This website is intended to make available some of my (Edmund Fairfax’s) ongoing research into the technique of eighteenth-century ballet. Dance history, especially the history of early ballet, is still virgin territory, as it were, and misconceptions abound in popular and even more scholarly discussions. A work in progress (with more material to be added piecemeal), this site is meant to dispel at least a few of these misconceptions before the publication of my findings in a scholarly study to be entitled The Technique of Eighteenth-Century Ballet. This study is the second part of a major research project that began with my earlier The Styles of Eighteenth-Century Ballet (2003, Scarecrow Press). A further volume to be entitled The Making of Eighteenth-Century Ballet is also planned, as well as critical studies of those pantomime ballets by Maximilien Gardel for which a score and libretto are extant.

The chapters of The Technique of Eighteenth-Century Ballet are as follows: 1 Preliminary Considerations; 2 Beauchamps Dance Notation; 3 The Carriage of the Body and the Positions of the Feet; 4 The Movements of the Legs; 5 The Positions and Movements of the Torso; 6 The Positions and Movements of the Arms; 7 The Positions and Movements of the Head; 8 The Serious Style; 9 The Half-Serious Style; 10 Introduction to the Steps; 11 The Marchés; 12 The Coupés; 13 The Balancés; 14 The Bourrées; 15 The Pas de Menuet; 16 The Pas de Courante; 17 The Temps; 18 The Pas de Marcel; 19 The Jetés; 20 The Glissades; 21 The Assemblés; 22 The Pas de Gaillarde and Pas Tombés; 23 The Chassés; 24 The Contretemps; 25 The Pas de Rigaudon; 26 The Pas Sautés; 27 The Sissonnes; 28 The Entrechats and Cabrioles; 29 The Tours de Jambe Sautés; 30 The Pas Tournés; 31 The Comic and Grotesque Styles; 32 Folk, Regional, and National Dance; 33 Attitudes; 34 Dance Costume; 35 Eighteenth-Century Dance Training.

Through the “technique” tab in the menu-bar above, one can access a handful of excerpts from my study. To date, I have posted sections dealing with some of the general (problematic) issues in reconstructing the theatrical dance of the eighteenth century (“Preliminary Considerations”); as well as some sections dealing with specific aspects of the dance technique: the turnout of the legs, la statue, the manner of landing from jumps (retombé tendu & retombé plié), the balancement or sway, fifth position of the arms, spotting in pirouetting steps, and the pas de rigaudon; and finally a few sections dealing with some issues related to theatrical performance: suitable musical tempi, entrances, and dance footwear.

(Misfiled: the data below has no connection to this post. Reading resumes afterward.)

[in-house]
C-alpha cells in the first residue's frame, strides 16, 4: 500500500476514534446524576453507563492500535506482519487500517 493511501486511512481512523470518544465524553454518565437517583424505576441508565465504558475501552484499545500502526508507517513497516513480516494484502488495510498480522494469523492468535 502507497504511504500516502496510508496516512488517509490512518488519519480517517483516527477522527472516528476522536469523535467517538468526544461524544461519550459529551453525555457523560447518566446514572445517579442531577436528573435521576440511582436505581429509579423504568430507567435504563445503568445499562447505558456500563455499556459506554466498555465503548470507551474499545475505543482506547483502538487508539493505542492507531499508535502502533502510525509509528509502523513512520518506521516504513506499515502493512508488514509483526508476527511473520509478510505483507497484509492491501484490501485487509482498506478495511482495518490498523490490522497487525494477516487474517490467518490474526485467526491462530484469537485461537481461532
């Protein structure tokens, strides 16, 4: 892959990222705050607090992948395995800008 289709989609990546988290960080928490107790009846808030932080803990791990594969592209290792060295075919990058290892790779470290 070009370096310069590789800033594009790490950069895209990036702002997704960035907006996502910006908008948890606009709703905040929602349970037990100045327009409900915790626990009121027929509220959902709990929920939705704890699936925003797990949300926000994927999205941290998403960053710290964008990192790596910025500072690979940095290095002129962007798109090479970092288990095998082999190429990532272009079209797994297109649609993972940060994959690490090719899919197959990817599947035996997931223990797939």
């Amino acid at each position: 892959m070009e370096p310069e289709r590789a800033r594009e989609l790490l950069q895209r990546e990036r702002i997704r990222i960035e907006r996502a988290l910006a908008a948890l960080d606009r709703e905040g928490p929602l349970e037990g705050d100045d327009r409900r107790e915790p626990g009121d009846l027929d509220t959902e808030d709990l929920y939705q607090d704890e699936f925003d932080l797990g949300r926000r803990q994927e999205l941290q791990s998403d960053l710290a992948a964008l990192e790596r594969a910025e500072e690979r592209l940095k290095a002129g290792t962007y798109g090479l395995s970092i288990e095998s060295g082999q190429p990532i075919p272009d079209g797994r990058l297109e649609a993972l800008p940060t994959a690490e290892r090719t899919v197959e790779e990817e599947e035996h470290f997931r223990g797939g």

Ultimately, this site will become a visual library of eighteenth-century theatrical dance positions, movements, and poses intended to complement the aforementioned study, i.e., an extensive collection of stills and video clips showing computer-generated 3D animations, reconstructing the vocabulary of eighteenth-century ballet based on my research (cf. the CG stills below). Indeed, one of the major hurdles in reconstructing a lost dance tradition is attempting to describe it in words and thereby have it understood, but a picture is worth a thousand words, and a moving picture worth ten thousand.

A reconstruction of the comic-grotesque saut genou.

Reconstruction of the comic-grotesque changement de pieds.

A reconstruction of fifth position of the arms at the height of the shoulder, used to show opposition in the half-serious style. The inset is an notational example of the position, showing here “the right arm open and the left completely closed” (Feuillet (1700: 97), but with false opposition, presumably an engraving error.

I also periodically publish blog-posts which present (hopefully) interesting tidbits from the history of early ballet. (See “blog” above in the menu-bar.) Those interested in receiving notification of postings can click the “follow” bottom at the bottom of the page.